BEADS IN A MODERN CONTEXT
13.04. – 29.09. 2019
No Strings – Beads in a Modern Context introduces a field in glass art with roots in an ancient tradition of making and combining tiny glass beads. Historically, it has been associated with cottage industry and craftsmanship rather than the world of art. A number of artists use glass beads, nevertheless, as their basic material to find surprising new ways of working with beads and placing them significantly in a modern context.
The exhibition shows works by Jim Skull (France), Faranak Sohi (Iran/Denmark), David Chatt (USA) and Shige Fujishiro (Japan), who all work with beads in a contemporary artistic idiom. Beside these works is an installation by the Swedish collector, Georg Ragnar Levi, made up of beaded flowers from his unique collection.
All the artists taking part in the exhibition share a fascination with tiny beads and the infinite variety of colours, shapes textures and shapes they offer. The process itself, working by hand, and the time-consuming task of threading the beads on a string, forming them and connecting them into larger motifs and objects, is also an important factor in their choice of beads as their preferred material.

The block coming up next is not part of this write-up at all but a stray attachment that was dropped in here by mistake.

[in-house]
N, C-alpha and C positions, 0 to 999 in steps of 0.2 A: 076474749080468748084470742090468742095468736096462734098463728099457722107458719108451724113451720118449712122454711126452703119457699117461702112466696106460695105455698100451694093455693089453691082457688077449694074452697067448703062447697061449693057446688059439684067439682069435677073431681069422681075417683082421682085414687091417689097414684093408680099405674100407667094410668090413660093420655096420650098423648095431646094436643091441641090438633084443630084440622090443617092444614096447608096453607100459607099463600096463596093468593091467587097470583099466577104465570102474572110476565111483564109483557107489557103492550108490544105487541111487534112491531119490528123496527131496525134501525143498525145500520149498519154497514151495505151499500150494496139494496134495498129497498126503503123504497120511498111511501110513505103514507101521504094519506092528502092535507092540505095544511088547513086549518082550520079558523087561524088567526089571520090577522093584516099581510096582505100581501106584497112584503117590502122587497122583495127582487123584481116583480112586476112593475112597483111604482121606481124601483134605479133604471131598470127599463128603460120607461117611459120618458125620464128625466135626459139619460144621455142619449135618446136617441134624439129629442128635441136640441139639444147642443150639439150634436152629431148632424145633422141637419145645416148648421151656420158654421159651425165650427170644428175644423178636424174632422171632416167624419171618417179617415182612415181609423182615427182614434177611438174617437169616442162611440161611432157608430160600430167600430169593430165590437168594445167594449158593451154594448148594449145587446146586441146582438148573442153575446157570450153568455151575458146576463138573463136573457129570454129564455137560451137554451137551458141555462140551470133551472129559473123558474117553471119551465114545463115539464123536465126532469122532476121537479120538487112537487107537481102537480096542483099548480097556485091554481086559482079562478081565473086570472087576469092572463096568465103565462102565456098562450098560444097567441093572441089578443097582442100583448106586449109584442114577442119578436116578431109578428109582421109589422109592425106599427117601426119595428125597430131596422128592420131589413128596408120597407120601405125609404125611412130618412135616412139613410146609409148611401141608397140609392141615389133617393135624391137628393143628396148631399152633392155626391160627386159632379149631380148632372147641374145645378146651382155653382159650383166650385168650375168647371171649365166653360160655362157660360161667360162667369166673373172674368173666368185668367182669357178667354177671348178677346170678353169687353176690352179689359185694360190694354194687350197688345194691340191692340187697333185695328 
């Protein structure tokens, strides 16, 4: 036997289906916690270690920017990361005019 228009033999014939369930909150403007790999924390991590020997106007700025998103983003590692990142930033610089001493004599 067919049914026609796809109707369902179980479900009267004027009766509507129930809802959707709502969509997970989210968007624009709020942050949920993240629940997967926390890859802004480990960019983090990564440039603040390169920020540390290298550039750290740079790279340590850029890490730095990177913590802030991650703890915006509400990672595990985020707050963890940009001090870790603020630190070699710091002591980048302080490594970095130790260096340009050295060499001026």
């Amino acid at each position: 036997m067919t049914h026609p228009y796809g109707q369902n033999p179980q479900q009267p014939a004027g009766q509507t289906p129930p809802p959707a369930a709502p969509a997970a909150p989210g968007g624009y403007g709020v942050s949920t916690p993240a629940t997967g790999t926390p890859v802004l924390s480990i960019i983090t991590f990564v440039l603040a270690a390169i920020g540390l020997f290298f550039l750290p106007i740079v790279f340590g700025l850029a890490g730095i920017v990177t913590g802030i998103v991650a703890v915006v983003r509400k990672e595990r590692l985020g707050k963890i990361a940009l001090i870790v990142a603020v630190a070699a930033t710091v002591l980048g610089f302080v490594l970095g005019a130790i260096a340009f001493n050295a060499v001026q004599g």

David Chatt’s works covered in white beads tell personal stories about his childhood, his mother, his relationship with his father, and about being young in the USA in the 1980s. The work and the process itself are an important element in creating the content: time, so to speak, is sewn into the works. His latest works are not so much concerned with the aesthetic qualities of glass as with the totally absorbing nature of the task of sewing. “In a constantly accelerating world, where ‘faster is better’, it can be quite hypnotising to sew thousands of tiny beads together, one by one, in a process that cannot be hurried,” he says.
Shige Fujishiro was born in Japan, and lives and works in Germany. Like the other artists in this exhibition, he likes the slow, almost meditative task of threading minute beads. In his case, he threads them onto safety pins. The basic material in his work is in fact beads on safety pins, which he then sews together into three-dimensional objects. The bead works are often included in larger conceptual installations, together with found objects and other everyday items. With his bead works, Shige Fujishiro creates contrasts and surprising clashes between motifs and meaning. He combines traditional Japanese motifs, such as cherry blossom and butterflies with Western motifs like hunting trophies or carrier bags, and he challenges our perception of the world around us, as for example in the carrier bag project which he started in 2009.